Researchers have made a discovery that could potentially transform treatment for neurodegenerative diseases like Alzheimer's and Parkinson's. They found the possibility of developing a treatment using coffee grounds that could prevent brain cell damage.

Neurodegenerative diseases like Alzheimer's, Parkinson's disease, Huntington's disease and spinal muscular atrophy are caused by the gradual loss of neurons or brain cells. These serious, life-threatening conditions can affect a person's daily activities, including balance, movement, talking, breathing and heart function. .

Studies have shown that several environmental factors such as exposure to pesticides and toxic chemicals can trigger neurodegenerative diseases.

Researchers from the University of Texas at El Paso evaluated whether carbon quantum dots (CACQDs) derived from spent coffee grounds - a material often discarded after use - could intervene in the onset and progress of neurodegenerative disorders if the disease is triggered by age, obesity and environmental factors.

"Caffeic-acid based carbon quantum dots have the potential to be transformative in the treatment of neurodegenerative disorders. This is because none of the current treatments resolve the diseases; they only help manage the symptoms. Our aim is to find a cure by addressing the atomic and molecular underpinnings that drive these conditions," lead researcher Jyotish Kumar said.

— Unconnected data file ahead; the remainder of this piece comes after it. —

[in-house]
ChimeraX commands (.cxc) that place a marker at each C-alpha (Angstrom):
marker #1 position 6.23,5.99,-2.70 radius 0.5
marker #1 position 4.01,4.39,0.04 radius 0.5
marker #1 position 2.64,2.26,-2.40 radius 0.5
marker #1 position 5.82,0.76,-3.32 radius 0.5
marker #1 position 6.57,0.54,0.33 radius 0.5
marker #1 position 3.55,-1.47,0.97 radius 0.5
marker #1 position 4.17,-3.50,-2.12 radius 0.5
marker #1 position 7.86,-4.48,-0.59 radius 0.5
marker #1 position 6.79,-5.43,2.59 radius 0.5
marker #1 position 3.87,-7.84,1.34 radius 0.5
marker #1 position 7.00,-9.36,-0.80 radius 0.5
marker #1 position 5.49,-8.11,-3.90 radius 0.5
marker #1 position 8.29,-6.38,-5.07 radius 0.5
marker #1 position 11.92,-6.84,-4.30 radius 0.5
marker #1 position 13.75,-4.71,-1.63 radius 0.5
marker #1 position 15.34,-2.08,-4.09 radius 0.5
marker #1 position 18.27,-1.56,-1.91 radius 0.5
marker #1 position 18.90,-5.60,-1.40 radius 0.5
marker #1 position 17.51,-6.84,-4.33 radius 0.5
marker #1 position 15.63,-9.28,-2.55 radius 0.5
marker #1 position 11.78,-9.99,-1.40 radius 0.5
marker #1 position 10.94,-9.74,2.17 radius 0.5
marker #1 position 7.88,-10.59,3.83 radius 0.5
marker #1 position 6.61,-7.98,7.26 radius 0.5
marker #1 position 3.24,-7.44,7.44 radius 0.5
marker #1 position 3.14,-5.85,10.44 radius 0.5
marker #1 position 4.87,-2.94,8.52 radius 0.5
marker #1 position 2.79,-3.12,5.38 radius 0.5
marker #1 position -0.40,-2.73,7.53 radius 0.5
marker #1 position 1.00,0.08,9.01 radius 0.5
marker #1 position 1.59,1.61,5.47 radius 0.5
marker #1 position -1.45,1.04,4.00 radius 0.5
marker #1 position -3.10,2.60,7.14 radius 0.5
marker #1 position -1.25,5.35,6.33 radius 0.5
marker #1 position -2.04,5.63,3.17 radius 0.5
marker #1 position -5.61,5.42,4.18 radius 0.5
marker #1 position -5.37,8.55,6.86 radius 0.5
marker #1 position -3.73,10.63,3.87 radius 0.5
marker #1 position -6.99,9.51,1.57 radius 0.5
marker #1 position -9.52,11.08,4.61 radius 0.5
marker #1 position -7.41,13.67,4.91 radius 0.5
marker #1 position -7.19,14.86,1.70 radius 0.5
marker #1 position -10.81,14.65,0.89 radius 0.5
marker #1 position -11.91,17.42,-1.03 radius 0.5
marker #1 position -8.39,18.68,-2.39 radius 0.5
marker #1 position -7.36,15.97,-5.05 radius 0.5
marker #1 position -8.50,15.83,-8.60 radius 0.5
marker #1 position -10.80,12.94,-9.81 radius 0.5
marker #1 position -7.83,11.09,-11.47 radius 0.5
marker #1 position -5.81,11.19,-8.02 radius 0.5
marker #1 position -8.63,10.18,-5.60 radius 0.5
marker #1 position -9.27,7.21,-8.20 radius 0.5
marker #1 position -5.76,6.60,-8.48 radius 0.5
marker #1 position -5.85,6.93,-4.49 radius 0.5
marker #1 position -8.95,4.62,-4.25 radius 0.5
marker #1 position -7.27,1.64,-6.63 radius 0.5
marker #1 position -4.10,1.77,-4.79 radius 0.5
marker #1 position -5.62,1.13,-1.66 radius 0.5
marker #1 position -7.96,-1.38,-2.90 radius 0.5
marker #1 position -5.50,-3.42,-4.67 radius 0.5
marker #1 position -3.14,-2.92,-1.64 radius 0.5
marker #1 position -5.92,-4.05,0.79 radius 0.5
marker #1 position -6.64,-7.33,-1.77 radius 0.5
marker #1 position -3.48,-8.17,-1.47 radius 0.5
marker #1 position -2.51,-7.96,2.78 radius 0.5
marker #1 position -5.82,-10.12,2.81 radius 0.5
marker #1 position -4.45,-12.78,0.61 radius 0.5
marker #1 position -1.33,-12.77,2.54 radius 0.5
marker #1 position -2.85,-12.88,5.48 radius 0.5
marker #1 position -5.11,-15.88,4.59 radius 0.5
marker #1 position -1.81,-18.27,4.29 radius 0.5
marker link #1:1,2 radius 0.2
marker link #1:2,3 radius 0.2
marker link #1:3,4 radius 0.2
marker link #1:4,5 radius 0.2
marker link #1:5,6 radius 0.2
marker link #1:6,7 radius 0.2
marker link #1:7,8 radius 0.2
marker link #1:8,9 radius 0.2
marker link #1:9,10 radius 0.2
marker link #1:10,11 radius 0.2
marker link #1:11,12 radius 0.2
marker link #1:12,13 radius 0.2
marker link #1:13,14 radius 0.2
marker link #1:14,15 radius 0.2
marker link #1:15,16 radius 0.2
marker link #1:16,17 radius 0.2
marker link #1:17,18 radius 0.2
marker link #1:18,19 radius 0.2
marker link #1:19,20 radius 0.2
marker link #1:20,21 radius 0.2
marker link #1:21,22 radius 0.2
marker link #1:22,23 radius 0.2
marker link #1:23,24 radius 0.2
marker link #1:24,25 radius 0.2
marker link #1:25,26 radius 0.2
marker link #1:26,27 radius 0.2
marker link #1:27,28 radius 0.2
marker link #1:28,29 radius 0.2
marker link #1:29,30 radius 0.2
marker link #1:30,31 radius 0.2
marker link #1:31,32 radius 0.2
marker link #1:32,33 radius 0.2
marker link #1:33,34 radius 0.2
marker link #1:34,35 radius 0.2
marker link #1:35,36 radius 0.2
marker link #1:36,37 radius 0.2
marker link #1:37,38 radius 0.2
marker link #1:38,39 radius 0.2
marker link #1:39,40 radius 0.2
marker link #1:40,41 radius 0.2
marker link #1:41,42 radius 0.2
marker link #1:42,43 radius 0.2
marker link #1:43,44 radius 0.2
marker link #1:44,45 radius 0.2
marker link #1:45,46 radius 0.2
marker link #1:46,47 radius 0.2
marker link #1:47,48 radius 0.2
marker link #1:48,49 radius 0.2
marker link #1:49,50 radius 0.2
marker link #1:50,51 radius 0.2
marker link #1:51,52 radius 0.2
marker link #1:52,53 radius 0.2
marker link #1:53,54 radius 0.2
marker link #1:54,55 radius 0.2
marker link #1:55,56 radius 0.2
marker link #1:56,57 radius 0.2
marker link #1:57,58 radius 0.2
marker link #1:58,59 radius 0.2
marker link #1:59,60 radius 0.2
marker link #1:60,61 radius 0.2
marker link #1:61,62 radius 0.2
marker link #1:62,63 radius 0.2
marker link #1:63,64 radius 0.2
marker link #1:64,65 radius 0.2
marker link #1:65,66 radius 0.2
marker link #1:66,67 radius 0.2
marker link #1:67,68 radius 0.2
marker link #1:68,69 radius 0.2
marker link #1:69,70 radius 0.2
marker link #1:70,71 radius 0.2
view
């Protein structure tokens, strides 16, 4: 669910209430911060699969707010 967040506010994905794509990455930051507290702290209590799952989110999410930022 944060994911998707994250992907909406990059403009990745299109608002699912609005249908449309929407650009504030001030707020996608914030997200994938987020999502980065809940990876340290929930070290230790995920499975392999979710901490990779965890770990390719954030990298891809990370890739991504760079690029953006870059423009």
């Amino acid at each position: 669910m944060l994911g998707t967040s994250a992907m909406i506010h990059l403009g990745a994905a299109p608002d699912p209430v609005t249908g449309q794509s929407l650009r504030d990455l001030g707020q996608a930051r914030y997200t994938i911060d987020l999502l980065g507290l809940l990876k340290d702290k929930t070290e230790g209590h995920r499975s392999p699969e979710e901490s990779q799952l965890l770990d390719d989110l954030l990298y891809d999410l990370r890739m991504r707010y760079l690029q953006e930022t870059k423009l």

The team used an environmentally friendly extraction technique called "green chemistry" to derive CACQDs from used coffee grounds.

The results showed that CACQDs could remove or neutralize free radicals and amyloid proteins associated with neurodegenerative diseases. This effect was particularly notable in Parkinson's disease when the damage was induced by the pesticide paraquat.

Researchers noted that these positive effects were observed without any significant side effects. They hope the findings will help in developing future treatments based on CACQDs to prevent disease progression at a very early stage.

"It is critical to address these disorders before they reach the clinical stage. At that point, it is likely too late. Any current treatments that can address advanced symptoms of neurodegenerative disease are simply beyond the means of most people. Our aim is to come up with a solution that can prevent most cases of these conditions at a cost that is manageable for as many patients as possible," corresponding author Professor Mahesh Narayan said.